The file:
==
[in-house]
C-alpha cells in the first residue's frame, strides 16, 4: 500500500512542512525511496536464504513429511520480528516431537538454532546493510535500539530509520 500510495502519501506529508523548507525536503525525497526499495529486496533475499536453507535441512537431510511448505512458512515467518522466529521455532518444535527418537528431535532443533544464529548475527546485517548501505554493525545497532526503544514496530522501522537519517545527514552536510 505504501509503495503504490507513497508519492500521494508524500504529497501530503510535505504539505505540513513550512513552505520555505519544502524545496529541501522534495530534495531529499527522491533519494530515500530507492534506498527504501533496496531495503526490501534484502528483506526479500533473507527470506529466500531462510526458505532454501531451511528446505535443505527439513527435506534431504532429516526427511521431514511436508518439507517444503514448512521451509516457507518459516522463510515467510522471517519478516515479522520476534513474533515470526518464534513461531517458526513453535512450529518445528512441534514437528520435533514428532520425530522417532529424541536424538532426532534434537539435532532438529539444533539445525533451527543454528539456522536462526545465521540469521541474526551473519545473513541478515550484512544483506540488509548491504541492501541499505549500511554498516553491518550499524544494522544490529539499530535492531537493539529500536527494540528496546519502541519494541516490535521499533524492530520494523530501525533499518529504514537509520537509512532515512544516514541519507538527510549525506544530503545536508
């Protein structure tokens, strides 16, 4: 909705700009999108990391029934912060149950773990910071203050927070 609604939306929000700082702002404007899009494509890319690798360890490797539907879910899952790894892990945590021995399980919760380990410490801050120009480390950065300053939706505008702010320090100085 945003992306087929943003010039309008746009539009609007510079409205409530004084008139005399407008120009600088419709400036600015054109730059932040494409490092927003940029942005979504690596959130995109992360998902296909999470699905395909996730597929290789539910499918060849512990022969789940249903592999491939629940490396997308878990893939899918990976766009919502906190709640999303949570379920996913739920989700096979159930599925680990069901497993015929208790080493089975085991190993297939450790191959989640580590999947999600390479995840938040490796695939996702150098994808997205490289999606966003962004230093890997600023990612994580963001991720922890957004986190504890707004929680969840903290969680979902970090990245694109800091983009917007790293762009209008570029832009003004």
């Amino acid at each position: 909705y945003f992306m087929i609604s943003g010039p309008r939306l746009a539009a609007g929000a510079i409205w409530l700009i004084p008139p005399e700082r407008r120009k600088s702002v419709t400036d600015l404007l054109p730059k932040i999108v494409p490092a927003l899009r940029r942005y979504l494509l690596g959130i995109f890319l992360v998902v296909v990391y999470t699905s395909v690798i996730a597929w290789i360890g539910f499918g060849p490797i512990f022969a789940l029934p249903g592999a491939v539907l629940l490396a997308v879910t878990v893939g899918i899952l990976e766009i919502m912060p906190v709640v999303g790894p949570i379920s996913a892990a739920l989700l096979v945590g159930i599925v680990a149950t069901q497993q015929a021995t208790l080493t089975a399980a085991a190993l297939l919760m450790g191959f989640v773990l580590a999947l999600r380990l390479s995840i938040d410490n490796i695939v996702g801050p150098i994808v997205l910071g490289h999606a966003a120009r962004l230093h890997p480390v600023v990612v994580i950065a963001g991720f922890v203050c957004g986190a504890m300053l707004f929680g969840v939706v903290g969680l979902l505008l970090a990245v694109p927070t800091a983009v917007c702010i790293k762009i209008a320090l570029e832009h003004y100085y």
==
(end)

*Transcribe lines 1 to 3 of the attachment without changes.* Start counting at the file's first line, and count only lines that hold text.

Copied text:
[in-house]
C-alpha cells in the first residue's frame, strides 16, 4: 500500500512542512525511496536464504513429511520480528516431537538454532546493510535500539530509520 500510495502519501506529508523548507525536503525525497526499495529486496533475499536453507535441512537431510511448505512458512515467518522466529521455532518444535527418537528431535532443533544464529548475527546485517548501505554493525545497532526503544514496530522501522537519517545527514552536510 505504501509503495503504490507513497508519492500521494508524500504529497501530503510535505504539505505540513513550512513552505520555505519544502524545496529541501522534495530534495531529499527522491533519494530515500530507492534506498527504501533496496531495503526490501534484502528483506526479500533473507527470506529466500531462510526458505532454501531451511528446505535443505527439513527435506534431504532429516526427511521431514511436508518439507517444503514448512521451509516457507518459516522463510515467510522471517519478516515479522520476534513474533515470526518464534513461531517458526513453535512450529518445528512441534514437528520435533514428532520425530522417532529424541536424538532426532534434537539435532532438529539444533539445525533451527543454528539456522536462526545465521540469521541474526551473519545473513541478515550484512544483506540488509548491504541492501541499505549500511554498516553491518550499524544494522544490529539499530535492531537493539529500536527494540528496546519502541519494541516490535521499533524492530520494523530501525533499518529504514537509520537509512532515512544516514541519507538527510549525506544530503545536508
């Protein structure tokens, strides 16, 4: 909705700009999108990391029934912060149950773990910071203050927070 609604939306929000700082702002404007899009494509890319690798360890490797539907879910899952790894892990945590021995399980919760380990410490801050120009480390950065300053939706505008702010320090100085 945003992306087929943003010039309008746009539009609007510079409205409530004084008139005399407008120009600088419709400036600015054109730059932040494409490092927003940029942005979504690596959130995109992360998902296909999470699905395909996730597929290789539910499918060849512990022969789940249903592999491939629940490396997308878990893939899918990976766009919502906190709640999303949570379920996913739920989700096979159930599925680990069901497993015929208790080493089975085991190993297939450790191959989640580590999947999600390479995840938040490796695939996702150098994808997205490289999606966003962004230093890997600023990612994580963001991720922890957004986190504890707004929680969840903290969680979902970090990245694109800091983009917007790293762009209008570029832009003004």